11th October 2022
The Supreme Court’s decision in BTI v Sequana & Others represents the most significant ruling on the duties of directors of distressed companies of the past 30 years. It is the first occasion on which the Supreme Court has addressed whether company directors owe a duty to consider or act in accordance with the interests of the company’s creditors when the company becomes insolvent, or when it approaches, insolvency (the creditor duty).
The judgment is lengthy, but can be boiled down to the following key points.
Yes, there is a creditor duty owed by directors of a company. A director’s duty to act in good faith in the company’s interests is modified in certain circumstances so that the company’s interests are taken to include the interests of its creditors as a whole. Directors, under certain circumstances, must have regard to and consider the interests of a company’s creditors and prospective creditors. The duty is not a free-standing duty owed directly to the creditors. The duty is owed to the company and arises by virtue of common law, preserved by s172(3) Companies Act 2006.
The duty is triggered at a point short of actual insolvency (which in this context means ‘cash flow’ or balance sheet insolvency as referred to in the Insolvency Act 1986). The particular triggers referred to by the Supreme Court include ‘imminent insolvency‘ or the ‘probability of an insolvent liquidation or administration‘, which the directors ‘know or ought to know about‘ and when the company is ‘insolvent or bordering on insolvency‘. A potentially earlier trigger of ‘a real and not remote risk of insolvency’ was rejected. This is helpful to directors in that the judgment confirms that the creditor duty can be said to arise at a later date than could previously be argued.
The content of the creditor duty, when triggered, is that the interests of the company’s creditors as a whole should be considered in respect of a particular decision. This means that decisions such as paying a dividend, even when the dividend is lawful, need to be taken very carefully if the financial state of the company means that the duty could be triggered. There is ‘sliding scale’: the greater the company’s financial difficulties, the more the directors should prioritise the interests of creditors.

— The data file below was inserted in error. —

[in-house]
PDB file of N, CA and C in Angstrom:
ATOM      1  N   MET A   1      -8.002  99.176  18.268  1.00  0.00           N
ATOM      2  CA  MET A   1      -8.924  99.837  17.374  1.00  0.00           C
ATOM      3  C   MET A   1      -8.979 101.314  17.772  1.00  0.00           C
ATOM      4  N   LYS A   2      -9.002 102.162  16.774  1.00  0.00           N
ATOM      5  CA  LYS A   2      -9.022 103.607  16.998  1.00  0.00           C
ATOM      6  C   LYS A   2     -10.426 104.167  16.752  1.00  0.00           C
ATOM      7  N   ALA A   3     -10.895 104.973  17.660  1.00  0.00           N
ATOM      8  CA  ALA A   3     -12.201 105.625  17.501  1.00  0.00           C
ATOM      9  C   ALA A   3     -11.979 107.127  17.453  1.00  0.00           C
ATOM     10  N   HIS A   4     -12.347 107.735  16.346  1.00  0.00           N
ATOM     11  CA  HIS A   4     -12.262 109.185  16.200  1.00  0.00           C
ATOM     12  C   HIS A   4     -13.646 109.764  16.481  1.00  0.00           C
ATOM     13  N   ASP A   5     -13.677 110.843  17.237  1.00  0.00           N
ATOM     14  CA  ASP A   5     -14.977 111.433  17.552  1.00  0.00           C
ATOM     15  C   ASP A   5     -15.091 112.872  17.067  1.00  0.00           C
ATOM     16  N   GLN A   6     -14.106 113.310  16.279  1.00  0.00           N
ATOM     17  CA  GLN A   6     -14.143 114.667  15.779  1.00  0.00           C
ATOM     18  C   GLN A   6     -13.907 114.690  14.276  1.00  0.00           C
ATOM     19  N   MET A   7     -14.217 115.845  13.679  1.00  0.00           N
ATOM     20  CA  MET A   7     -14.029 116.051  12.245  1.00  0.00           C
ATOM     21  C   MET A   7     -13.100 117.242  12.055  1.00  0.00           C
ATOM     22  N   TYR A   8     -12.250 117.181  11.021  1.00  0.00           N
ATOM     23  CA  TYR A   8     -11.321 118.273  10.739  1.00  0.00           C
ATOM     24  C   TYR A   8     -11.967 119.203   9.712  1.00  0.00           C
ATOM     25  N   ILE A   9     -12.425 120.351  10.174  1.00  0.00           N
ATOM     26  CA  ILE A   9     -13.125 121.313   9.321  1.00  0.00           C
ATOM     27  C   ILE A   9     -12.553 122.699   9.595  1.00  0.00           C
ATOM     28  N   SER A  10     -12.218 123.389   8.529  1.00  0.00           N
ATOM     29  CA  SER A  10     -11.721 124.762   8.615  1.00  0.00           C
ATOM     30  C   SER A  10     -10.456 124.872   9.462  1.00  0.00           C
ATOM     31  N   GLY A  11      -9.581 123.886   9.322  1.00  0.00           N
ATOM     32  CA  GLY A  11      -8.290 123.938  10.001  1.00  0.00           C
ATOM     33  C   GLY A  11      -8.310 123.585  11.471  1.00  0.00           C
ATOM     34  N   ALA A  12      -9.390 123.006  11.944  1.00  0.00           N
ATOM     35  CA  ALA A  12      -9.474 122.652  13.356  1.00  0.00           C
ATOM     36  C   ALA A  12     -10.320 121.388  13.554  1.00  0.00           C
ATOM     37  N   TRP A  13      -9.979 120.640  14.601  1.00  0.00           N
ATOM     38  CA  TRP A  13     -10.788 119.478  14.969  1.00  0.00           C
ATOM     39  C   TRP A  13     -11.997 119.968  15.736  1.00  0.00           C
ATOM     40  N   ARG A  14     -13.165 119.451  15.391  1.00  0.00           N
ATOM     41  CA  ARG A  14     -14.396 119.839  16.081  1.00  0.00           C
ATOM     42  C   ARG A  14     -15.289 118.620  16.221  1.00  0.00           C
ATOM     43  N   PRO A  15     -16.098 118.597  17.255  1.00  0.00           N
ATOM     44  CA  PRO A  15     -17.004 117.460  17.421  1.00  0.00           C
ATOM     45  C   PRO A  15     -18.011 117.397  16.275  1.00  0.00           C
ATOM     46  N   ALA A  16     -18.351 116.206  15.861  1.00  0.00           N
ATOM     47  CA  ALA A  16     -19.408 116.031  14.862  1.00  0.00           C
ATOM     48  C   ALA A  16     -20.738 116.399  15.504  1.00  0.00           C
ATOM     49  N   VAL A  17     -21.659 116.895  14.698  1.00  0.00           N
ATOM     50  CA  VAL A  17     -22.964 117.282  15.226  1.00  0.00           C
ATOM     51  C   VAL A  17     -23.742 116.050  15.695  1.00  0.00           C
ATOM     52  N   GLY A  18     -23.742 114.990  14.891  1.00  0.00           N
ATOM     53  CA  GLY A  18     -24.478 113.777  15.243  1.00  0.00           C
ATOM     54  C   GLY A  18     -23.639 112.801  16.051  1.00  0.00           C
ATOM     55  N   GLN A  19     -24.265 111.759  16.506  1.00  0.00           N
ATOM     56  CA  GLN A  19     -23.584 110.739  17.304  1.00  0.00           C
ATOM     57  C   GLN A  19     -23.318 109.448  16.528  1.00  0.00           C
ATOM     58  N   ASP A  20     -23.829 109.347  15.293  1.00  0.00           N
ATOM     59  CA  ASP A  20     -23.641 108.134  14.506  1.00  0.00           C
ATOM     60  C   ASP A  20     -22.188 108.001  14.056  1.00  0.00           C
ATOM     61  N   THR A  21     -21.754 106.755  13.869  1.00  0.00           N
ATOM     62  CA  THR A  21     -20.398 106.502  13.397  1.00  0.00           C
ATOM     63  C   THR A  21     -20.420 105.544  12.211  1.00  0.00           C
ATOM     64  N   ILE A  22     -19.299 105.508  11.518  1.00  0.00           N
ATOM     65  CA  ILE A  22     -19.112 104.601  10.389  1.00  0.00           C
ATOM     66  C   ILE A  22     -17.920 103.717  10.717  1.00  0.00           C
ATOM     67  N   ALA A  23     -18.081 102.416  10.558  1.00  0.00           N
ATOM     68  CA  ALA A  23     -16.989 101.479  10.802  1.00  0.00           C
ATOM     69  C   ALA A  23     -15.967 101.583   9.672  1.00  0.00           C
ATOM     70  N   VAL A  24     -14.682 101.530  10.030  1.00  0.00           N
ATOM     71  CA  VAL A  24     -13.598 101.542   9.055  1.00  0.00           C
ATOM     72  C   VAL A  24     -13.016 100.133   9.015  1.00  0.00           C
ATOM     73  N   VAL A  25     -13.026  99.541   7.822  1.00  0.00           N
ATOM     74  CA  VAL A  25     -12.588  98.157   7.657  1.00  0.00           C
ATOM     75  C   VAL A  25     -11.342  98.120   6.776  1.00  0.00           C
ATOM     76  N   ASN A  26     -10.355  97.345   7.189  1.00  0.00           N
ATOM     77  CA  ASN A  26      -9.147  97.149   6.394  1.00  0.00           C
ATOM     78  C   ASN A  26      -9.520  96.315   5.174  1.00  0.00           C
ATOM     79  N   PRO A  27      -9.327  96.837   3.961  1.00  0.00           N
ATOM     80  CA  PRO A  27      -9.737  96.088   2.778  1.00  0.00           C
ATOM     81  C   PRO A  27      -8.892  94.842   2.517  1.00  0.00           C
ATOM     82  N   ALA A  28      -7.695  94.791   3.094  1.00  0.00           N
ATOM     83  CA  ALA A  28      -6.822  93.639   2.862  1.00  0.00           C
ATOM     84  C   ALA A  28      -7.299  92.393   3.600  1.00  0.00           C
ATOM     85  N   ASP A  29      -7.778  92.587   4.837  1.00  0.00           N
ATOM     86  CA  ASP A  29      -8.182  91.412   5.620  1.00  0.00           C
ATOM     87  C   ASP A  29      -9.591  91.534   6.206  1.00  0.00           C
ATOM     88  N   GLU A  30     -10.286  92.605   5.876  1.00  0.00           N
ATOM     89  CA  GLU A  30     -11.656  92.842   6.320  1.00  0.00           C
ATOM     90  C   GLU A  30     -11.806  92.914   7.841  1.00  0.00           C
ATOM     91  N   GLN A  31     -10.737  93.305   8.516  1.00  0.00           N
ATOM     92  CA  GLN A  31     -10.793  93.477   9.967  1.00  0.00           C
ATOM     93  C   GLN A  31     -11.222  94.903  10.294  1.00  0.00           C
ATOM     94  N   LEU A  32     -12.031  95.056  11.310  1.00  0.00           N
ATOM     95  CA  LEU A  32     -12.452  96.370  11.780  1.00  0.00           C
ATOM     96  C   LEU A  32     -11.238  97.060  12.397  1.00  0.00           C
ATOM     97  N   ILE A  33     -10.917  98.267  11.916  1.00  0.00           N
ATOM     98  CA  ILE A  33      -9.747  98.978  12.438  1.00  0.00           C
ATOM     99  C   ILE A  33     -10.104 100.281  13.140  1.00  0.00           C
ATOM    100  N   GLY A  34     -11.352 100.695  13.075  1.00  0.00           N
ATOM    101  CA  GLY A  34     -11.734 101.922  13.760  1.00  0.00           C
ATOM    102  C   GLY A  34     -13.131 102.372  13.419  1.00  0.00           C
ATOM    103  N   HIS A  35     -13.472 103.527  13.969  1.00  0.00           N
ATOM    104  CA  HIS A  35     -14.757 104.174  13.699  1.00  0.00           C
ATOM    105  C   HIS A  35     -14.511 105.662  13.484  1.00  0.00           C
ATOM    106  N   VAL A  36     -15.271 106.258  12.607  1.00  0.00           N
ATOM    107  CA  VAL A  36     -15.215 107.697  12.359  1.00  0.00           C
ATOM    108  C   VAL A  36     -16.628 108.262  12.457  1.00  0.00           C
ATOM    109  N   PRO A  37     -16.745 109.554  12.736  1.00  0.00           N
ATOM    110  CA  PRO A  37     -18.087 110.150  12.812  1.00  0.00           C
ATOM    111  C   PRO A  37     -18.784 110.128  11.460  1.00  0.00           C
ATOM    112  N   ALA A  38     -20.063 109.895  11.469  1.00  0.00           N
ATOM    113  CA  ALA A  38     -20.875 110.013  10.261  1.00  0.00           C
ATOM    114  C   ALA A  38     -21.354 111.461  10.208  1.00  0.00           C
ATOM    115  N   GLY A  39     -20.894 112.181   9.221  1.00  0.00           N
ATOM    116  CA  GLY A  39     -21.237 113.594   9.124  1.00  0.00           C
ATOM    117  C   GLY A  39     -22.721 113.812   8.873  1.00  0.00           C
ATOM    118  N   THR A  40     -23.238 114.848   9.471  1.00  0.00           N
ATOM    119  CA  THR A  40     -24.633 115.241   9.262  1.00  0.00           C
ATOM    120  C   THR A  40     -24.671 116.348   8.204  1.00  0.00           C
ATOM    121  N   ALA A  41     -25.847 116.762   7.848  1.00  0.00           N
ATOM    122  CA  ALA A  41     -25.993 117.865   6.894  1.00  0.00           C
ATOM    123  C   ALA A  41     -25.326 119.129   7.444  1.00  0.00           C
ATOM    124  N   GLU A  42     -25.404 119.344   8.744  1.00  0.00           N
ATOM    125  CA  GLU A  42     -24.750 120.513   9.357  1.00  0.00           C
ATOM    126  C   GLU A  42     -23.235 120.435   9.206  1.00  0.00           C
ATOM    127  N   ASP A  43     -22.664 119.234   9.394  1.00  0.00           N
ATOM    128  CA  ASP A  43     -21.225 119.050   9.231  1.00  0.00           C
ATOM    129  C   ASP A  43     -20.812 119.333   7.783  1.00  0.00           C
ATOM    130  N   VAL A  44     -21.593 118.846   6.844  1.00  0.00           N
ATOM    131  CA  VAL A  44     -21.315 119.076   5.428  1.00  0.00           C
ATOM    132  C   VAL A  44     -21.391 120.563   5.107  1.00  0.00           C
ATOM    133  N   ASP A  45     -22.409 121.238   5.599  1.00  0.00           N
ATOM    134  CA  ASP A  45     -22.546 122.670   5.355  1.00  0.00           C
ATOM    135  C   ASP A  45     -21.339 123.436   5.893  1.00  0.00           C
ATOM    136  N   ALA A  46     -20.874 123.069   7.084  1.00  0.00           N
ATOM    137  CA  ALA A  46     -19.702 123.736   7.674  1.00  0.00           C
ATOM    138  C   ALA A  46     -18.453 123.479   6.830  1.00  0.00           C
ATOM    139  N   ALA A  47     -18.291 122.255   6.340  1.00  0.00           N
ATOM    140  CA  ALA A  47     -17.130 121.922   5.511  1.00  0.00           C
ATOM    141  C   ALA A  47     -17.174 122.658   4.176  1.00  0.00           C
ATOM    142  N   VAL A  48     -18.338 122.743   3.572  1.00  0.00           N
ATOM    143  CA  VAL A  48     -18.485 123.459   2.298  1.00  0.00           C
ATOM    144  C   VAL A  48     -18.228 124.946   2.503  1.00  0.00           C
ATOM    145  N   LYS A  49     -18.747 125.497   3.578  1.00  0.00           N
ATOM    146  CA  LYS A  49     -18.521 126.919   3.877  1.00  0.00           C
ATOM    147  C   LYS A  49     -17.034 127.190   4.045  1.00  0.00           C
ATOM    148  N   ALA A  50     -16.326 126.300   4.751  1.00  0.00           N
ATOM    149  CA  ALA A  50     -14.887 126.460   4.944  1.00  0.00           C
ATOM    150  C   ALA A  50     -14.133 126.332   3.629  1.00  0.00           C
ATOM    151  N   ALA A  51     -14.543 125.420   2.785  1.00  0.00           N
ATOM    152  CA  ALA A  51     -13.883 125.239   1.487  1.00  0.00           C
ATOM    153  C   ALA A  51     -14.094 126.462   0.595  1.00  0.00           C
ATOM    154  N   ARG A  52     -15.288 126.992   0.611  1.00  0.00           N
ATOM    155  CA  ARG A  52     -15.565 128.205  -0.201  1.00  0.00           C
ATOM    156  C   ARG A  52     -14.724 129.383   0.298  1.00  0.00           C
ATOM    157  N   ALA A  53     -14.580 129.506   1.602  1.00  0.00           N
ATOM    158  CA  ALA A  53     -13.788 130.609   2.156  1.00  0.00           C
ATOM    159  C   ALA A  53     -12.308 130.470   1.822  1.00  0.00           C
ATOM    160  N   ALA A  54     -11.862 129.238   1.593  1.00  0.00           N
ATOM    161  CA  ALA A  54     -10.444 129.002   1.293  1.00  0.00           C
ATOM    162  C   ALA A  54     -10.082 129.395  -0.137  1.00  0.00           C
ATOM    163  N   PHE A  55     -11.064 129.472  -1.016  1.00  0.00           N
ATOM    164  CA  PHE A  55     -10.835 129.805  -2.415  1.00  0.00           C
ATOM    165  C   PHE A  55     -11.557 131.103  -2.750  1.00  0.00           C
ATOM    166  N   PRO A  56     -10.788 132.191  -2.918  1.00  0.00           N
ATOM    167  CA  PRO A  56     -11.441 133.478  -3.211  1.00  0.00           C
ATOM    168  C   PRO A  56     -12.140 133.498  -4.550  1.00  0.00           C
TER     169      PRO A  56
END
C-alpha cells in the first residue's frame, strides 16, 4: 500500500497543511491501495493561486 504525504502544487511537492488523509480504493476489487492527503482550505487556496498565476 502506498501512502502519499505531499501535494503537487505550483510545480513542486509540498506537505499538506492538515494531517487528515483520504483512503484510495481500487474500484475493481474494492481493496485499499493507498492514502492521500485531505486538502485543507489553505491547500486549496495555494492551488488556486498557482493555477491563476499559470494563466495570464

Where an insolvent liquidation or administration is inevitable, the creditors’ interests become paramount in directors’ decision making as the shareholders cease to retain any valuable interest in the company. The shareholders’ right to ratify decisions and actions of the directors will cease to exist when the creditor duty is engaged.
Although the judgment makes it clear that a creditor duty definitely exists, there is still not total clarity as to the precise timing or trigger point for the engagement of the duty: it will be fact specific. With this in mind, directors and their advisers are likely to continue to take a cautious approach as to when the duty is engaged.
It is crucial that you seek legal advice as soon as possible. One thing is clear, the trigger is not a ‘real risk of insolvency’ which many have previously tried to argue. Here are our top five tips to stay on the right side of the duty:
The key to all of this is to come and talk to one of us in the Restructuring & Insolvency team as early as possible. We can help you navigate the challenges that you face running a business in a difficult market at the same time as complying with your legal duties as directors.
Restructuring & Insolvency
Banking & Finance, Restructuring & Insolvency